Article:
Alliteration is a useful mnemonic device, especially in poetry. It helps you remember a line, as does rhyme. English is a rhyme poor language. Just think of lonely, friendless orange. Oh, there are the oblique rhymes for that famous word, but who wants to write a love poem about mange? Or orange, for that matter.
I am not writing poetry so I do not intentionally rhyme. Modern poetry makes much less use of it, anyway. Accidental rhymes are fairly rare. One quick read of a line or two and an accidental rhyme stands out like a mime in organized crime. Rhymes are easy to spot and easy to kill. Alliteration happens by accident more frequently than it happens on purpose.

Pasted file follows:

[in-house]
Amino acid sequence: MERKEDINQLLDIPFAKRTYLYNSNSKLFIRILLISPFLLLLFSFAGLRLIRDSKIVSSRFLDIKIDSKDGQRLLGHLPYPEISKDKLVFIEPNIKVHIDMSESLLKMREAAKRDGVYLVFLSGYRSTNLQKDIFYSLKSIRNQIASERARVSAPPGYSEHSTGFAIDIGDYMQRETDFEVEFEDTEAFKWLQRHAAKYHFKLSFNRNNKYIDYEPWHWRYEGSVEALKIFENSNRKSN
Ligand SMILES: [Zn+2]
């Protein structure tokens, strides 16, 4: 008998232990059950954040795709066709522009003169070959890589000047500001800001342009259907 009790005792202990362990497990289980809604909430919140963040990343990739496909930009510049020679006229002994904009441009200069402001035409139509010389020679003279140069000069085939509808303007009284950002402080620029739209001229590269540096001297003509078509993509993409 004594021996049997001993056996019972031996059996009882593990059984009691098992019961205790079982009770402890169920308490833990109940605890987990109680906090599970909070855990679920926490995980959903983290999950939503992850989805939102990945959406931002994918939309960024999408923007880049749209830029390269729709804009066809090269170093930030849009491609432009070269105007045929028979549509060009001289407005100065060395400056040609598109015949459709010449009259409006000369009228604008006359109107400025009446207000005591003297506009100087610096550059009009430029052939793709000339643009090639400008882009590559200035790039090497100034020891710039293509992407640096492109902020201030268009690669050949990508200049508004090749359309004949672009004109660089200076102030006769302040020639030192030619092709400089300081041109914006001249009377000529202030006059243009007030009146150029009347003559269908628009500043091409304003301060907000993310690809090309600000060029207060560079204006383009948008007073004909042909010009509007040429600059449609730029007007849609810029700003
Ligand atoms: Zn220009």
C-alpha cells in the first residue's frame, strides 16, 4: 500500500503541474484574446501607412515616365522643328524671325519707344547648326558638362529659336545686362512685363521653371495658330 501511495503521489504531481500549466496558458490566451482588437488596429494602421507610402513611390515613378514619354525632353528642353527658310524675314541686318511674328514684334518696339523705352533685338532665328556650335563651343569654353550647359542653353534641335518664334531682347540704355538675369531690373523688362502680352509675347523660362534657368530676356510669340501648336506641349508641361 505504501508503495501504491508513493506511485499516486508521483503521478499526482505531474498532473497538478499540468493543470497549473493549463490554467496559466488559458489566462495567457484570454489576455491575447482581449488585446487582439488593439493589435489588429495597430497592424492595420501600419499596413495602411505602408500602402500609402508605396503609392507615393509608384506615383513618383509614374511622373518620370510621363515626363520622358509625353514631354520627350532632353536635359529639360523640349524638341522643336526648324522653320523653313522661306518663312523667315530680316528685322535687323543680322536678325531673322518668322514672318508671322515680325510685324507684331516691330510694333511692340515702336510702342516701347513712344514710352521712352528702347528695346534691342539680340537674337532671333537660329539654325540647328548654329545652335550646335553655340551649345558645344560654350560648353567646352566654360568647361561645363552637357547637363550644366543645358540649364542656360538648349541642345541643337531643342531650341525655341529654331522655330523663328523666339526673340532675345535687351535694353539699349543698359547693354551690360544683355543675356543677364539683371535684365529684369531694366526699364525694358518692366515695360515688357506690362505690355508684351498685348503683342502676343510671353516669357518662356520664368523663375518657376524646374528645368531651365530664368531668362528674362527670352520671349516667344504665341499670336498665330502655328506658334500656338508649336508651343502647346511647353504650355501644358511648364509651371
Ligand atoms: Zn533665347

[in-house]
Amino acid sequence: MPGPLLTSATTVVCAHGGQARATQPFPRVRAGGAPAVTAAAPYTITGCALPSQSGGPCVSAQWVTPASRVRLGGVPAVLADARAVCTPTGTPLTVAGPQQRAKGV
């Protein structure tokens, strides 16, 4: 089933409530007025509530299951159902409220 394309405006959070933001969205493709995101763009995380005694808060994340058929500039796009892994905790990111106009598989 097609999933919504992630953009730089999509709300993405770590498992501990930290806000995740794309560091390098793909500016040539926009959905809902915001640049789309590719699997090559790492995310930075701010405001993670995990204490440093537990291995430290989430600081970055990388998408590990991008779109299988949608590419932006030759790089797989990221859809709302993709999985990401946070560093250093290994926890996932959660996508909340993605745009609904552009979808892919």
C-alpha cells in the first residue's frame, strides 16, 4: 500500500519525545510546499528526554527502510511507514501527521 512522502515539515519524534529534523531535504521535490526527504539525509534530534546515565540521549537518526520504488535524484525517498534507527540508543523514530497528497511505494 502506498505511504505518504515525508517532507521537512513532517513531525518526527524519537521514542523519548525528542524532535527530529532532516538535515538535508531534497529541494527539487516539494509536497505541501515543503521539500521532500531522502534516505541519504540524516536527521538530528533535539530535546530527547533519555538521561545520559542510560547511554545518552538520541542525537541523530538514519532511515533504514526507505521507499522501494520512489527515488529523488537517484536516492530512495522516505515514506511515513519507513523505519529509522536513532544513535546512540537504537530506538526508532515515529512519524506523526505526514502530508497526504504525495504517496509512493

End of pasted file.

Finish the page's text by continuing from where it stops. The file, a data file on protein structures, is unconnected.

Alliteration adds to a story like spice adds to stew. Too much makes it intolerable. The trick is, “too much” is in the ear of the annoyed.
As mentioned earlier in this blog I have intentionally set myself up in some boxes with this current book. The alliteration box is not one I intentionally created, but it does exist. As I said, alliteration is easy and often accidental. Add to that characters who fly, characters who have fur, characters called phlox and a character named Fox and you have a flurry of furry flying phlox in a fury about Fox.
I am constantly examining and reexamining alliteration in this book. I kill a lot of it, but sometimes it is so sweet it simply must stay.
Did I mention that everyone needs an editor?